There is nothing new about church decline. The church in America has been in decline for decades. The denomination which I am a pastor, the Evangelical Lutheran Church in America (ELCA) had over five million members in the late 1990s when I started seminary. As of December 31, 2013, the membership of the ELCA was 3,863,133. (ELCA Fast Facts. Online Available: http://www.elca.org/News-and-Events/ELCA-Facts.) I can only imagine that as 2015 begins, we have continued to shrink as a group.
Without getting into all the reasons for this precipitous decline, I’ll just assert that there is a real need for change, and many have seen it coming for a while. I went back to seminary in 2009 to work on “something new.” That renewed study was focused on congregational renewal, mission, evangelism, shifting the focus, and restructuring the systems. It was becoming clear to me that the church we have inherited was no longer working the way it should, and we needed to do something else – not just for survival, but to actually live our faith in the world, be bold and courageous, and take on our apostolic (an old word meaning ‘sent’) identity as followers of Jesus.
Bishop Jim Hazelwood’s leadership has urged the New England Synod to become a synod of experimentation; as each ministry and the leaders that serve them are encouraged to try “something new.” One of the new resources available is a “Try Something New in New England” Facebook group where people can share their experiments, look for new ideas, or simply not feel like they are the only ones working on how to be church differently in a time of change. I’ve been thinking about how to articulate what “something new” means to me. I shared this statement with the group:
“Something new” is not and cannot be a different program or a fix it strategy or a way to even reorganize ourselves. “Something new” is calling into question all of our assumptions, testing them, and coming out in a different place. It takes time, resolve, and a willingness to understand that as a leader you may be five steps ahead of the group while remaining patient and vigilant even when others don’t “get it.” We should celebrate small epiphanies, because big “aha” moments are hard to come by, but need to be celebrated when they do.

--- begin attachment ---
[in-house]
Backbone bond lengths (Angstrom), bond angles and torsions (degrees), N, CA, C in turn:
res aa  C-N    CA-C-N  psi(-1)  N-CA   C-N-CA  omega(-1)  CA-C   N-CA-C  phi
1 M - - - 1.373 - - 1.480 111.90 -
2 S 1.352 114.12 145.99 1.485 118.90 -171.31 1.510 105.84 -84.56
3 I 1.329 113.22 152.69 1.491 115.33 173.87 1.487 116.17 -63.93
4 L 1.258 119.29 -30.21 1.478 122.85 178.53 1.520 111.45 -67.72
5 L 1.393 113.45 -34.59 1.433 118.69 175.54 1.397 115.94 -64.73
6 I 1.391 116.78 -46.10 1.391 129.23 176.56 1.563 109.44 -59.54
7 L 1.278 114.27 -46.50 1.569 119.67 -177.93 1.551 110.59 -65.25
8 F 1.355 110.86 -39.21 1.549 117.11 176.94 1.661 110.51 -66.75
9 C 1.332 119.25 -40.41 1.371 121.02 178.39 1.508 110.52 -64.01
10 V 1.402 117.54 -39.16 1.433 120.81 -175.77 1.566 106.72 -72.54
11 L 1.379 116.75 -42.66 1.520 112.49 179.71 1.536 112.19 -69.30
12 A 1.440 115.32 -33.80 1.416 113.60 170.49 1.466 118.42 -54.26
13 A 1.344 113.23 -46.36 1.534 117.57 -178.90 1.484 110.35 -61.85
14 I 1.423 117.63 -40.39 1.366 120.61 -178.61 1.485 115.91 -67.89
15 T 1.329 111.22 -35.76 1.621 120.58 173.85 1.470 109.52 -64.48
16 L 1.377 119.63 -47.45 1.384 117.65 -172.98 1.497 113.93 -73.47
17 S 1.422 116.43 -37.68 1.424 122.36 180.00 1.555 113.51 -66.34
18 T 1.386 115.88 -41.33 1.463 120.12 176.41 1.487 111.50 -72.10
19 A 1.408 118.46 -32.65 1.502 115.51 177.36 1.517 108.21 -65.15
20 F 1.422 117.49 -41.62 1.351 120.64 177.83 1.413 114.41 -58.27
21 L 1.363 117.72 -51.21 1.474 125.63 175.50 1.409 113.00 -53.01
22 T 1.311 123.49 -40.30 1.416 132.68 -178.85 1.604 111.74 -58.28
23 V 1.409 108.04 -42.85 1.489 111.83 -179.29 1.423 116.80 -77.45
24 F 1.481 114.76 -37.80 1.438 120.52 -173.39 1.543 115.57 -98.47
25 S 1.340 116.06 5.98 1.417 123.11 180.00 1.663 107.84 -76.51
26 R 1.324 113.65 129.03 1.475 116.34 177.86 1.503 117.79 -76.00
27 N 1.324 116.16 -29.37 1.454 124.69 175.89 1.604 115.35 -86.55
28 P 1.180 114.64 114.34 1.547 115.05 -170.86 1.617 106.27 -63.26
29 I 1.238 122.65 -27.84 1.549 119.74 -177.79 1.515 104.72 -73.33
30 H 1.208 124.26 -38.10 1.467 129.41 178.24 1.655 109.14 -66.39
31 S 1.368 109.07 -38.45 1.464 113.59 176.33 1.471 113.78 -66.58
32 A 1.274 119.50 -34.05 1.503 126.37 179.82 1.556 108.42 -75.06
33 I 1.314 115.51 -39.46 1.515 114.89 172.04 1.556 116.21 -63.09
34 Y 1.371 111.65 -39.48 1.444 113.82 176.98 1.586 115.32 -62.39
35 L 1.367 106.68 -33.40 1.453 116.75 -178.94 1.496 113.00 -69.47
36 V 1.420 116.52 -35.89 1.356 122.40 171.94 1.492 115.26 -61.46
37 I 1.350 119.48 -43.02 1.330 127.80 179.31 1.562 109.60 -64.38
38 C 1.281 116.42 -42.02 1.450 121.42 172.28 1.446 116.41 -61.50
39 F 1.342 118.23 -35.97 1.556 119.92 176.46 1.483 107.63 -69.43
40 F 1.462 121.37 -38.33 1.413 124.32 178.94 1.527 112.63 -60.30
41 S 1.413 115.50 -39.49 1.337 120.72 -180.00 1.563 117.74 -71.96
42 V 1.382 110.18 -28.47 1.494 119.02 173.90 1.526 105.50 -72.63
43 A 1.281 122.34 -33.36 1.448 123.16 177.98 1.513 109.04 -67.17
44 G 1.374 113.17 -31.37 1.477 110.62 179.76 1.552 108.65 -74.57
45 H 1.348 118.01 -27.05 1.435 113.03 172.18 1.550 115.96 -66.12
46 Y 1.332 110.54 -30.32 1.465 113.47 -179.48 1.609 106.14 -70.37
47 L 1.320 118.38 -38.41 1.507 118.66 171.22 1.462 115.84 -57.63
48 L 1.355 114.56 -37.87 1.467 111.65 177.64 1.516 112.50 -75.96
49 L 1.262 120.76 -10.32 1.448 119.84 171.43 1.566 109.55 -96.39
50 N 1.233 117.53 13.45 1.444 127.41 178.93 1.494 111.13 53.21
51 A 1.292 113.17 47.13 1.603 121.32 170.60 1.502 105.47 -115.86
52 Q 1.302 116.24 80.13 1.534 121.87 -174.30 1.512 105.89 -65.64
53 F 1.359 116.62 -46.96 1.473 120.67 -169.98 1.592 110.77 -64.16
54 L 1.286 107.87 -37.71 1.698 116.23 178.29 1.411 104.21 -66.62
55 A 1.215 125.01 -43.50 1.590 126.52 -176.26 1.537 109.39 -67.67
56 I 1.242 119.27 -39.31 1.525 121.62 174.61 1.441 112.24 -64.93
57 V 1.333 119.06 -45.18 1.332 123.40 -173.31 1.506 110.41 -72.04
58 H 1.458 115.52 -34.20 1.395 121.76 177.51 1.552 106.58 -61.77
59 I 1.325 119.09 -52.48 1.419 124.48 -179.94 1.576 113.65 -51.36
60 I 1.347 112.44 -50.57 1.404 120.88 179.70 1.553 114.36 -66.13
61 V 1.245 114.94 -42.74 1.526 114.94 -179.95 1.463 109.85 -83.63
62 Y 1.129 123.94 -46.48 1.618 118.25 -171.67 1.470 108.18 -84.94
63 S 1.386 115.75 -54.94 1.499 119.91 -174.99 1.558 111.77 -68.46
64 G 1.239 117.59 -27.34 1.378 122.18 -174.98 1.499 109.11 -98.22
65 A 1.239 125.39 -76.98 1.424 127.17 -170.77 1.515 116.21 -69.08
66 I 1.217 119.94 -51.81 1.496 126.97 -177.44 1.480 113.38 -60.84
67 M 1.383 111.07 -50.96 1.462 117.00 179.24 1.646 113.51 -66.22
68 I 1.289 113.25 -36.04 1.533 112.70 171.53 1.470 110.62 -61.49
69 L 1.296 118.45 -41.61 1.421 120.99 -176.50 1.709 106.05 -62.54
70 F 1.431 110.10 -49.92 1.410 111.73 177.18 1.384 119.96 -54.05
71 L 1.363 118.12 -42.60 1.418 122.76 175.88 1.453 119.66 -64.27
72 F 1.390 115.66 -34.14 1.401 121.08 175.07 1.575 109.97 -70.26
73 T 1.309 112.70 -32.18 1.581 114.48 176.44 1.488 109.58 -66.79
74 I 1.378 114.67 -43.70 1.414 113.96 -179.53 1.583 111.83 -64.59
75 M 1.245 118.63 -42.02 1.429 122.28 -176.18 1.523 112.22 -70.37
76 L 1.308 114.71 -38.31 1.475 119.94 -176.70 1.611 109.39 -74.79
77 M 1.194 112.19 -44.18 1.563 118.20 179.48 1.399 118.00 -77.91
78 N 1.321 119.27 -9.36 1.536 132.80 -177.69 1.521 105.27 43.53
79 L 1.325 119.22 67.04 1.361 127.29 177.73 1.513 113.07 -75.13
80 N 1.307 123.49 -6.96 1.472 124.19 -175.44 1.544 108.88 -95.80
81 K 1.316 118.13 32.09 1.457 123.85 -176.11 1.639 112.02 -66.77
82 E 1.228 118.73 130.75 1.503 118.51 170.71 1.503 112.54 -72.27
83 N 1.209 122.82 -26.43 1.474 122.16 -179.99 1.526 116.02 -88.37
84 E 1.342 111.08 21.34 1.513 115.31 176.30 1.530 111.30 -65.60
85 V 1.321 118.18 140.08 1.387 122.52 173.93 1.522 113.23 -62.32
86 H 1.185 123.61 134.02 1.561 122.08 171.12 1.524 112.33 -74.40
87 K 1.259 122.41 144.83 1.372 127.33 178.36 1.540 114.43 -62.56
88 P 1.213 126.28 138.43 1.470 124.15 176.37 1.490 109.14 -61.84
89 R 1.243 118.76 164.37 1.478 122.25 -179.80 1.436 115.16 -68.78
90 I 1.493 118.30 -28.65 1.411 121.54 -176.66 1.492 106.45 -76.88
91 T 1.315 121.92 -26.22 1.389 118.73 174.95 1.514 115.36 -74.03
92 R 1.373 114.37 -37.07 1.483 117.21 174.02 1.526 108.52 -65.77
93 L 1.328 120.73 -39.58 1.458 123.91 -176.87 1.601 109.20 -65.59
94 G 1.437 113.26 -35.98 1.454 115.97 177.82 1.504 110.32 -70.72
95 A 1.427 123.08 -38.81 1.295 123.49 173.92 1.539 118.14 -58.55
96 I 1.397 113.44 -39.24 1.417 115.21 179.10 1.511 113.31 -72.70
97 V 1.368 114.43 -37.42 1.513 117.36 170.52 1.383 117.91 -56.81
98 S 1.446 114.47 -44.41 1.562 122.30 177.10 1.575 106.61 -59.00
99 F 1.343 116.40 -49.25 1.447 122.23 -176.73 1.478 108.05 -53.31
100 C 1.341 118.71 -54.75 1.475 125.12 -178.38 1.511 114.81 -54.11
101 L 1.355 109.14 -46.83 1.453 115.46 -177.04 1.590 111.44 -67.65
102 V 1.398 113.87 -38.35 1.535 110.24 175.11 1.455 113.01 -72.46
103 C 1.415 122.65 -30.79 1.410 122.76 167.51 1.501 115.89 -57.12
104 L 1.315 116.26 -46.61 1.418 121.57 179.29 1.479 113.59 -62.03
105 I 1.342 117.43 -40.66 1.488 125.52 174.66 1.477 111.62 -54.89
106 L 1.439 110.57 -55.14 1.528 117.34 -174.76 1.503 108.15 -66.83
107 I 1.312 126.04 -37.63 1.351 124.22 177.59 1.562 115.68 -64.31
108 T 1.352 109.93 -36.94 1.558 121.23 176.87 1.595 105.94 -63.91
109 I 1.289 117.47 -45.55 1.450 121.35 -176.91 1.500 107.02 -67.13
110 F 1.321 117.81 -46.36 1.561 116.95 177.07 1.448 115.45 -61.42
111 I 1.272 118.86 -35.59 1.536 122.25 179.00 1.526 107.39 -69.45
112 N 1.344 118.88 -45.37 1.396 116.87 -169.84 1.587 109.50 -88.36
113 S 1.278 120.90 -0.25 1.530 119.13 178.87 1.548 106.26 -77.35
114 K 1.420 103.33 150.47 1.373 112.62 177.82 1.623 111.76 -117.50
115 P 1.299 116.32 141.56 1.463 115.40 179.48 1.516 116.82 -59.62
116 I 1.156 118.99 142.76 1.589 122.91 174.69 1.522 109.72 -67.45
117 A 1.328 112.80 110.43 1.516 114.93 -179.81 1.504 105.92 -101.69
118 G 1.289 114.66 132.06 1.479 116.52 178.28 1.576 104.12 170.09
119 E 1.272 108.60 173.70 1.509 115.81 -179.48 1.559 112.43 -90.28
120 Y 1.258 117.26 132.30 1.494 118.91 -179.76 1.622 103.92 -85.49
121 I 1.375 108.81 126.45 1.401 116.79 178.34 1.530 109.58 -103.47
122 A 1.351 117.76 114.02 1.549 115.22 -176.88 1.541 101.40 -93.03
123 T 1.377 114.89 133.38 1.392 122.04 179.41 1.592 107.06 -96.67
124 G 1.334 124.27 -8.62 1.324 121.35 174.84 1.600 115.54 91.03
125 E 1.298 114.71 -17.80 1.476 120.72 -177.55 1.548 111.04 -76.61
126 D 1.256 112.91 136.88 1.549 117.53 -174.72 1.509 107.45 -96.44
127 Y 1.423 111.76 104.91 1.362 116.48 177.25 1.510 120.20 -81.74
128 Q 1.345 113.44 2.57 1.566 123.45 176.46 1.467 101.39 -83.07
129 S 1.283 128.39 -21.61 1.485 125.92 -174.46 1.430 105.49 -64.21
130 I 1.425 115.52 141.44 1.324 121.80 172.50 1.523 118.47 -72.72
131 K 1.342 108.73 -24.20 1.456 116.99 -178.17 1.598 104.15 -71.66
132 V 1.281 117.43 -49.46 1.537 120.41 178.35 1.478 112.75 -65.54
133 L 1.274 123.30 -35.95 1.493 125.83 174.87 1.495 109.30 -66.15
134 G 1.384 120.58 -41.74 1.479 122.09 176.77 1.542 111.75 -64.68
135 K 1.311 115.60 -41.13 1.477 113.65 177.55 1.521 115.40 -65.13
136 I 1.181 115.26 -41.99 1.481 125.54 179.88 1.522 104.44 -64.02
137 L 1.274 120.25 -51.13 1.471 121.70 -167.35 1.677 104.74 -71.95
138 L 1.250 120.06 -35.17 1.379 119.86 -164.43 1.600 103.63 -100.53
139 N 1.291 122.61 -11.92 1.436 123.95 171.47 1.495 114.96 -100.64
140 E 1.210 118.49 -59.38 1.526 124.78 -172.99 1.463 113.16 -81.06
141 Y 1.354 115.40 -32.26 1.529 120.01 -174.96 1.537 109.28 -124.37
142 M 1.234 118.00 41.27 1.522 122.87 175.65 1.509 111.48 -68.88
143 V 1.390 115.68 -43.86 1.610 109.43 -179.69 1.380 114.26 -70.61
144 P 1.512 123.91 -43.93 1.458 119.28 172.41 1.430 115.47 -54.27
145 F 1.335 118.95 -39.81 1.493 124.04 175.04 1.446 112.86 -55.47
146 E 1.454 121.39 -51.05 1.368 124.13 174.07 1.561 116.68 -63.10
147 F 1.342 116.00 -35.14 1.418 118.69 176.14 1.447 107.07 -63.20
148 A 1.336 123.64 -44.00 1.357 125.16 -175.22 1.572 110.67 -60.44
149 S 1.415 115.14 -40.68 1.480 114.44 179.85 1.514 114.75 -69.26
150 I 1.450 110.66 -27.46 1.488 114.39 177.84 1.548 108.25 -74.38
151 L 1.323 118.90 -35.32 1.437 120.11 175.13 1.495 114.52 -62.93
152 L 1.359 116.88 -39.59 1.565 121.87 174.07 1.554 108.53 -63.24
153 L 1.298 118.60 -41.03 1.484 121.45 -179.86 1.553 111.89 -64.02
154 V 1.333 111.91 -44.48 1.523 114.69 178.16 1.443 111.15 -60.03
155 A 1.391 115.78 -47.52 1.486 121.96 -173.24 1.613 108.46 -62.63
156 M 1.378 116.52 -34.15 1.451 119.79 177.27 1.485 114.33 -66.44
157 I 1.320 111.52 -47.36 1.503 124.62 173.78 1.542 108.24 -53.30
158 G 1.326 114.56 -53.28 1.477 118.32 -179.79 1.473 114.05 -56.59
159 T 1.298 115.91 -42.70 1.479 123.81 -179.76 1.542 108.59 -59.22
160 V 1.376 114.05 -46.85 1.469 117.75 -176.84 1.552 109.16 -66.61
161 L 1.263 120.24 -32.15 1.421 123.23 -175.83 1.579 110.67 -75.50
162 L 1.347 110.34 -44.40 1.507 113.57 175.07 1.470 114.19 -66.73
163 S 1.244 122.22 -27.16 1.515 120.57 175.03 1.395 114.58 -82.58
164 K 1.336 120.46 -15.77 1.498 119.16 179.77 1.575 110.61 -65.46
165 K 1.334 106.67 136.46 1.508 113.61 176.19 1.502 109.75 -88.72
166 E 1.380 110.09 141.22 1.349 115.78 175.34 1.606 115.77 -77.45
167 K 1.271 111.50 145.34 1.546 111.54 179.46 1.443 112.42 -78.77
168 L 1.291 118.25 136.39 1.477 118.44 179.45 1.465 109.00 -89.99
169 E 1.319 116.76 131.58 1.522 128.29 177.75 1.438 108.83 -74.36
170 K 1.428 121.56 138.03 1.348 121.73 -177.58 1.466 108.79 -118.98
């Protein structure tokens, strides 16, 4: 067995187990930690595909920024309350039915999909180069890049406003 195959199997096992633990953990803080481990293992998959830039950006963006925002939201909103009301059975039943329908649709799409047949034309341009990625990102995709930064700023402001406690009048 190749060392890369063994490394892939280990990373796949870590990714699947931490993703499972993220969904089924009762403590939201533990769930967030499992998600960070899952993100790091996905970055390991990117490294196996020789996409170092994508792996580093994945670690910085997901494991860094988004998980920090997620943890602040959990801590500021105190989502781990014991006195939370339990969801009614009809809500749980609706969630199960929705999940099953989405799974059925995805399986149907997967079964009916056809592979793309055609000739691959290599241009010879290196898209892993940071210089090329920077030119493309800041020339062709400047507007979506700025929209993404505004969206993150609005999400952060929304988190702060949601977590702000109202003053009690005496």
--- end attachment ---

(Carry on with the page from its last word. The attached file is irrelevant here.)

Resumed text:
“Something new” is also owning the reality that none of us really know what the heck we are doing anymore, and being OK with that. It is getting up after either a triumph or defeat and admitting in all honesty we don’t know when we try things what the outcome is going to be. In that regard “something new” is not giving God lip service or being able to adequately really describe the fullness of the Spirit’s activity. “Something new” is in that sense surrender – trusting that somehow God is involved beyond us, yet God using us to push forward to climb over the mountain to a promised land we currently can’t even see.
All of our notions of success or failure are ultimately limited by “something new.” Yet our hope remains for small little glimpses of the kingdom that Jesus continued to preach and live and our efforts (however feeble at times) are to join and participate in that kingdom yet to be realized. We may not really be able to describe it, but we know “something new” when we see it, and our job then is to point it out and invite others to it when our eyes are opened.
“Something new” is ultimately nothing more or less than setting aside everything we know and have learned, and while terrified at what that prospect might actually mean if we really took it to heart, it is saying, “OK God, here I am. Now what?” (Geoff Sinibaldo, “Try Something New in New England,” Post from 1/10/2015 – slightly edited.)
I believe the temptation many of us face is to simply repackage what we have always done and call it “new”- to choose the orange folders instead of the green ones, use them exactly the same way, and call it “new.” It is also very tempting to simply double down on past efforts – “This didn’t work last time; probably because we didn’t try hard enough. This time we are going to try harder, spend more energy, use more resources, and you’ll see – it will work...”
As someone who has attempted this strategy a number of times, I can share from my experience it rarely works and it if there is any success at all it comes at a high price with diminishing returns; leaving everyone exhausted.
In my view, to engage “something new” means we have to understand three fundamental realities:
1. We live in a new world.